Scotland at a crossroads, heritage past and futures
BEFS Policy & Advocacy Officer, Ailsa Macfarlane reflects on the ‘Scotland at a Crossroads, Heritage Past and Futures’ Symposium
Scotland, the United Kingdom and Europe find themselves at a cross-roads. Perhaps it wouldn’t be presumptuous to say that a cross-roads is almost too straightforward for the juncture we are now at, politically and perhaps even emotionally. At the Heriot Watt event (detailed above) academics and researchers explored the personal and the political in relation to heritage. Many aspects were covered and I highly recommend that those interested explore the link above where presentations from the day will be posted in due course.
Dr Gina Netto explored what heritage is – how it is defined, how it is expressed and experienced. And how migration is represented, albeit selectively, within heritage expression. Scotland’s heritage is often, too often, represented by our built environment.
This raised questions of language – does our reliance on ‘heritage’ and the historic environment (as defined via our national policies) rather than ‘cultural heritage’, by necessity become exclusionary? Are we pushing the people out of our stories?
The scene set, we heard two more personal perspective on belonging, (longing to be, Dr Lina Fadel) and the choice, or imposition of belonging. Dr Katerina Strani brought us into the world of multicultural citizenship and the importance of interculturalism as helping to form cohesive civil societies through the notion of multiple identities. The salad bowl, rather than the melting pot.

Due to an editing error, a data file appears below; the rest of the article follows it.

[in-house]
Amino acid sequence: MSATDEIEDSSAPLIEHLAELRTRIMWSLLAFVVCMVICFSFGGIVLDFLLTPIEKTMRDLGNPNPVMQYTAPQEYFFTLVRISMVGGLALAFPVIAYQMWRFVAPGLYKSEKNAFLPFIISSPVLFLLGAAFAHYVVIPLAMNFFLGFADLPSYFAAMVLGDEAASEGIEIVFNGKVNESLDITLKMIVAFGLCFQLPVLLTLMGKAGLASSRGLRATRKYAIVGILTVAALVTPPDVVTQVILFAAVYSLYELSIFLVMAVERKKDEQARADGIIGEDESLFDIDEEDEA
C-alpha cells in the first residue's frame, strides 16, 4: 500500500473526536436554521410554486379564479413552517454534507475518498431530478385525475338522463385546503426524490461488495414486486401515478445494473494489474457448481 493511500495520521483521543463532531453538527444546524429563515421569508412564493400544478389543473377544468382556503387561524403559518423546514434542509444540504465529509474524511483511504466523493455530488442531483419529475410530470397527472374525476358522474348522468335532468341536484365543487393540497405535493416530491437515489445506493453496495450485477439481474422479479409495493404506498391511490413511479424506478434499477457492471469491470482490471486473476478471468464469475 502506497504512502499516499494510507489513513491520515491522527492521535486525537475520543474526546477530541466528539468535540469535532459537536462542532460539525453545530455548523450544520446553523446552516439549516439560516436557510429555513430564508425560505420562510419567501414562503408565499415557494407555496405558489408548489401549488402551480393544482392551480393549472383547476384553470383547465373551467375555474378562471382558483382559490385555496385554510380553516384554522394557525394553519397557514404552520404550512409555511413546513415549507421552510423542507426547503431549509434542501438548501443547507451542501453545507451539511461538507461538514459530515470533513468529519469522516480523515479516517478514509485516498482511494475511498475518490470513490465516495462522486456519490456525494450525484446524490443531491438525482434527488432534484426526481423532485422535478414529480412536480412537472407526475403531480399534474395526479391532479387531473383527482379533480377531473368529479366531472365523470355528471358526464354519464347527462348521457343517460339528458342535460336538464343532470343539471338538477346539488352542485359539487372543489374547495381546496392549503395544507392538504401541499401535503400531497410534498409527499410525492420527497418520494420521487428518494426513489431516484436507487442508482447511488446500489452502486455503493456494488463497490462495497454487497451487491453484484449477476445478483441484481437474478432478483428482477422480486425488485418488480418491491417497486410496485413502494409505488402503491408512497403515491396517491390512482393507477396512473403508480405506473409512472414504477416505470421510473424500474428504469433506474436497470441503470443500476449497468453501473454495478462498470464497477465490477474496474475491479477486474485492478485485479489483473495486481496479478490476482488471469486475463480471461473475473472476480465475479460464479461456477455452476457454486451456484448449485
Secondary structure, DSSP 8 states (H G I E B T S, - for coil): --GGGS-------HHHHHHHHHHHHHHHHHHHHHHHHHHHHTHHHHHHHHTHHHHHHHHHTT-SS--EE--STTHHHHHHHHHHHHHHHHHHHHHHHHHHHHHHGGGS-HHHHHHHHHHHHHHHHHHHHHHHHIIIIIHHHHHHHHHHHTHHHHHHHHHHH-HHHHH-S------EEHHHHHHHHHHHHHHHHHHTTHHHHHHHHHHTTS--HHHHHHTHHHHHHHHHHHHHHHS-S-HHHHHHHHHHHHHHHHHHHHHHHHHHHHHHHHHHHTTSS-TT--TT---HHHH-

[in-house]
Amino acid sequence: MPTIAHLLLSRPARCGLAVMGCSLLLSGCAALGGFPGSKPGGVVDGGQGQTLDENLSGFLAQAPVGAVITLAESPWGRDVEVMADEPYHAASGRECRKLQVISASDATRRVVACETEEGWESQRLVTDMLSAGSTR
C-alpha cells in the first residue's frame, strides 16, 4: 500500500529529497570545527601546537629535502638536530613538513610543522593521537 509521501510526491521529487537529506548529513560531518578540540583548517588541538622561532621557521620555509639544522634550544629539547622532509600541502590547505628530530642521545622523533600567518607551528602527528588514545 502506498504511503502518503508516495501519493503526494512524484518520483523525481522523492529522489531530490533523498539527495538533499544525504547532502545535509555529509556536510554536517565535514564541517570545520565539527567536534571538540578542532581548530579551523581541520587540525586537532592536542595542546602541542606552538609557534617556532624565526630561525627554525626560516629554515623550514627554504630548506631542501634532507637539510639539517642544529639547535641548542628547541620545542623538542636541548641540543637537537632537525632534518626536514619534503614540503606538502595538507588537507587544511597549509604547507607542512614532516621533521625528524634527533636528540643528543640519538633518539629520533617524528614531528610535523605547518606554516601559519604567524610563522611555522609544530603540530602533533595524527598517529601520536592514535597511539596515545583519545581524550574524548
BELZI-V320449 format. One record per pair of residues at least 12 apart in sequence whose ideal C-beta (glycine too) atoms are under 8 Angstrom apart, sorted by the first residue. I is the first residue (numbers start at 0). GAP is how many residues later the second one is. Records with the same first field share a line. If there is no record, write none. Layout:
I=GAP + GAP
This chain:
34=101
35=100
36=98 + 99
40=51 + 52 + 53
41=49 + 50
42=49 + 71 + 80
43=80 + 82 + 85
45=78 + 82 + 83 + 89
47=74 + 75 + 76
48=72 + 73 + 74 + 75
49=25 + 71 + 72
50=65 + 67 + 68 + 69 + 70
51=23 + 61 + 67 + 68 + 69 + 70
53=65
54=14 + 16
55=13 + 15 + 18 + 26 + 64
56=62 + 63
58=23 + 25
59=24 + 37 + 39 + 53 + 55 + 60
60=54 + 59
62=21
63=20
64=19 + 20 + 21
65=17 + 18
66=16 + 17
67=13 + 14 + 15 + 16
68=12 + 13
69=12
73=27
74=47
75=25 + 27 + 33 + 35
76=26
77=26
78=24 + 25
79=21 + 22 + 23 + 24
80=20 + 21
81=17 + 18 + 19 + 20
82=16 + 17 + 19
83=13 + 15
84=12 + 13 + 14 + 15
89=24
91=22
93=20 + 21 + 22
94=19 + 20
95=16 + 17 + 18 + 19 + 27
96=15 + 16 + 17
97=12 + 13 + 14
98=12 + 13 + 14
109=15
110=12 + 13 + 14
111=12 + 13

Scotland was seen as a positive example – New Scots are being welcomed, multilingualism is championed (Gaelic, BSL), migrants are normalised into the dominant publics. And to an extent this is amplified by Brexit – Scotland is defining itself in relation to another, less inclusive seeming other. However, Dr Emma Hill highlighted the discourse of the ‘New Scot’ as often unrelated to length of settlement/time in a place – and how this manifested in relation to Glasgow’s decades old Somali community.
Our keynote came from Dr Tuuli Lähdesmäki – Europe at a Crossroads. Cultural Heritage in the Creation of a European Narrative.
Culture as a tool of European creation and inclusion, or exclusion. Propaganda of the past, but also for the future. A single European-ness being central to a comprehensible European ideal. A shared ‘European identify’ which helps to bring cohesion – but excludes ideas of both nationality and aspects of the past which don’t contribute positively to the ideals for the future. The new European Heritage Label highlighting shared, yet diverse, heritages; increasing the politicisation of heritage – providing (sometimes spurious) parallels between the past and a shared political future. Heritage is a tool with diverse purposes – this is politics of scale; the sub-national example becoming the supra-national ideal.